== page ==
“Even though the observance of the Feast requires strict adherence to the threefold aspects in the sequence in which they have been defined, there is much room for variety in the total experience.  For example, music may be introduced at various stages, including the devotional portion; ‘Abdu’l-Baha recommends that eloquent, uplifting talks be given; originality and variety in expressions of hospitality are possible; the quality and range of the consultation are critical to the spirit of the occasion.  The effects of different cultures in all these respects are welcome factors which can lend the Feast a salutary diversity, representative of the unique characteristics of the various societies in which it is held, and there fore conducive to the upliftment and enjoyment of its participants.”  Para 4, 27 August 1989 letter of the Universal House of Justice on the Nineteen Day Feast

We artists are good at individual initiative.  Indeed, it’s the one thing we have completely mastered.  We see a project, fit it to our skill set, figure resources, call in helpers according to the scope of the project and bang and hammer our way to a wonderful end we hope will justify a sometimes nervous and dicey means.   We wonder that others, who may have good ideas in consultation, do not seem able to carry them out.  We wonder that others do not articulate their needs or ideas very clearly.  We wonder that Assemblies or committees do not call on us for advice on any of the many things we have thought about or done.  We often feel like lovely objet d’arts, brought out on special occasions for the occasional delight of the community and then neatly tucked back into our special compartment.  We ARE sensitive to the slight digs and the seeming cold shoulder.  We DO accurately feel the undercurrents of angst around us.  And it really is easier just working alone, usually. 

“In a letter to his brothers written in December 1817, poet John Keats described a state of being which he called “negative capability.”  It is, he wrote, a state when “man is capable of being in uncertainties, Mysteries, doubts, without any irritable reaching after fact and reason.”  from Ways of the Heart by R. Romanyshyn p 135 

Artists live in comfortable uncertainty when it comes to our art, but for some reason we crave certainty when it comes to working in community.  

“Wert thou to ponder in thine heart, from now until the end that hath no end, and with all the concentrated intelligence and understanding which the greatest minds have attained in the past or will attain in the future, this divinely ordained and subtle Reality, this sign of the revelation of the All-Abiding, All-Glorious God, thou wilt fail to comprehend its mystery or to appraise its virtue. Having recognized thy powerlessness to attain to an adequate understanding of that Reality which abideth within thee, thou wilt readily admit the futility of such efforts as may be attempted by thee, or by any of the created things, to fathom the mystery of the Living God, the Day Star of unfading glory, the Ancient of everlasting days. This confession of helplessness which mature contemplation must eventually impel every mind to make is in itself the acme of human understanding, and marketh the culmination of man’s development.”  (emphasis mine) Gleanings of the Writings of Bahá’u’lláh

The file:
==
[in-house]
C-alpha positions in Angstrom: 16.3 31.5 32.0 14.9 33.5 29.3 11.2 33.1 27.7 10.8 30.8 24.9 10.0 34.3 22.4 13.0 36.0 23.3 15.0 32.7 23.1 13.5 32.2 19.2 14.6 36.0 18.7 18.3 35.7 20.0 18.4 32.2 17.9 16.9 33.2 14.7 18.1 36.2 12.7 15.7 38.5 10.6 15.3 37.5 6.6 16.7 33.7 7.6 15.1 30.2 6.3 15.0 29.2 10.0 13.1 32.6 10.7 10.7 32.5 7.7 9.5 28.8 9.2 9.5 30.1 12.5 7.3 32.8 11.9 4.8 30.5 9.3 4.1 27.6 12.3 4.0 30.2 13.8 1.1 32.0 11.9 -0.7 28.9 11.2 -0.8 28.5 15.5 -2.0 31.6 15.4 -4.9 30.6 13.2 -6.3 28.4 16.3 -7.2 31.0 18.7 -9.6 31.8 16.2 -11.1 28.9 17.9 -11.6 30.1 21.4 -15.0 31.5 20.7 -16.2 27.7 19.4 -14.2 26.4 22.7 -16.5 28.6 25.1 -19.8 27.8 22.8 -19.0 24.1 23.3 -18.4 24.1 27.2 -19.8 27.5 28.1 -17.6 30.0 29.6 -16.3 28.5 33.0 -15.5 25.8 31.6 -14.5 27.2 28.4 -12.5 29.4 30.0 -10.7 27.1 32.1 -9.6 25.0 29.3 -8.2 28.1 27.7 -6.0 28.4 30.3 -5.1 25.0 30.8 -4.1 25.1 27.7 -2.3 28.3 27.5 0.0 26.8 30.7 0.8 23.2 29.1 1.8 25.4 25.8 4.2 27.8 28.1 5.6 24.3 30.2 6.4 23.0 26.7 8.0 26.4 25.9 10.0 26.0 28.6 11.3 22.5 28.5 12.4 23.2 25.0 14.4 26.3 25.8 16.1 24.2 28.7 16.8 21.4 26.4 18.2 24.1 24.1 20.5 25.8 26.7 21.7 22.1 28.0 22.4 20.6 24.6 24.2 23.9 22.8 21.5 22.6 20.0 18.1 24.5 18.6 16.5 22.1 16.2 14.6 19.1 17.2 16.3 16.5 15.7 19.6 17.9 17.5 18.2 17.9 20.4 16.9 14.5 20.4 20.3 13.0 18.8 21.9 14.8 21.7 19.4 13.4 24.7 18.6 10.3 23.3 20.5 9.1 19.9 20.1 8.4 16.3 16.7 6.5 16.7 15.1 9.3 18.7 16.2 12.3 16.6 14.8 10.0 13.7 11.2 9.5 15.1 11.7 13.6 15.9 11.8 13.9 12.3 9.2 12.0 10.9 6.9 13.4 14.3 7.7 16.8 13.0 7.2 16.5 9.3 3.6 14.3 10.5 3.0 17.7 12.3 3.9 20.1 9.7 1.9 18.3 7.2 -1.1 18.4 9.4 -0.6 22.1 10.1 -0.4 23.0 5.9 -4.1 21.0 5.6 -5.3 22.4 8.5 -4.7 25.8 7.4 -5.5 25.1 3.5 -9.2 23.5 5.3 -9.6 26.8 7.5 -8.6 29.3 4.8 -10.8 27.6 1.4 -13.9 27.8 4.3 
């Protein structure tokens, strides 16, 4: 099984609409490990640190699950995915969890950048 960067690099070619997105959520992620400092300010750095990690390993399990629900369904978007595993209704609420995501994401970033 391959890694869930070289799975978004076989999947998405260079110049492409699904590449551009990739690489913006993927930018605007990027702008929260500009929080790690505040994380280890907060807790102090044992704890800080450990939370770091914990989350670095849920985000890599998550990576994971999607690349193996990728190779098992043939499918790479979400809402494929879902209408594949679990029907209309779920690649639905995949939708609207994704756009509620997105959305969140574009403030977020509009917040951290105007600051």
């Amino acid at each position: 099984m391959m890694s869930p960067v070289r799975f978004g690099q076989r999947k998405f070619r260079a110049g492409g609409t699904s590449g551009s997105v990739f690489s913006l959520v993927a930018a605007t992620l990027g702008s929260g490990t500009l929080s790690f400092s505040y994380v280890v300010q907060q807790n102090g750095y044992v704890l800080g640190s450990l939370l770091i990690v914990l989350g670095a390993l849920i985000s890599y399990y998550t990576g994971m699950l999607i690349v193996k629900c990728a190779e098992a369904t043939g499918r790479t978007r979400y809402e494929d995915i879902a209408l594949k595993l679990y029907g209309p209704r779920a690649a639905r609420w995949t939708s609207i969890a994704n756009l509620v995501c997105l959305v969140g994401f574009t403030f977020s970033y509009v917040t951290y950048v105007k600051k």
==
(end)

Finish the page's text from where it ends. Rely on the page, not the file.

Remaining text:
Perhaps it is time to do an end run around our past experiences and really do what we do best:  that is, to re-imagine the world. 

We don’t have to come up with a new world whole cloth.  Our Lord has given us full-page descriptions of newness, has bathed us daily in a new light, has shown us a new window opening onto a new horizon.  We have been working heroically at looking at this new vision with our old eyes.  We have tried to describe what we see (even though we sometimes can’t help but to see slant) to ourselves and then to the world.  It works, sometimes, doesn’t it? 

Our hardest effort will not be in the writing, or the painting or the dancing or the act of creation.  Our new hardest effort will be this:  to work in community with everyone, even those who don’t know how much they love us.

How will this happen, this working in community?  How do we, the sensitive, the creative, the lightly-tethered, the holders of the keys—how do we work in community with the engineers, the actuarials, the slow-to-change, the ones who bring us clean water and keep airplanes from falling out of a blue, blue sky? 

I’ve had thoughts on the answer, they all involve lots of prayer, and overlooking faults and admitting our own.  Nothing new.  I’d like to open this up to some discussion, but would request that your comments not just be a laundry list of problems.  What solutions have you tried that have worked to really integrate the arts into your community life?  I await with eagerness the result of your own thoughts.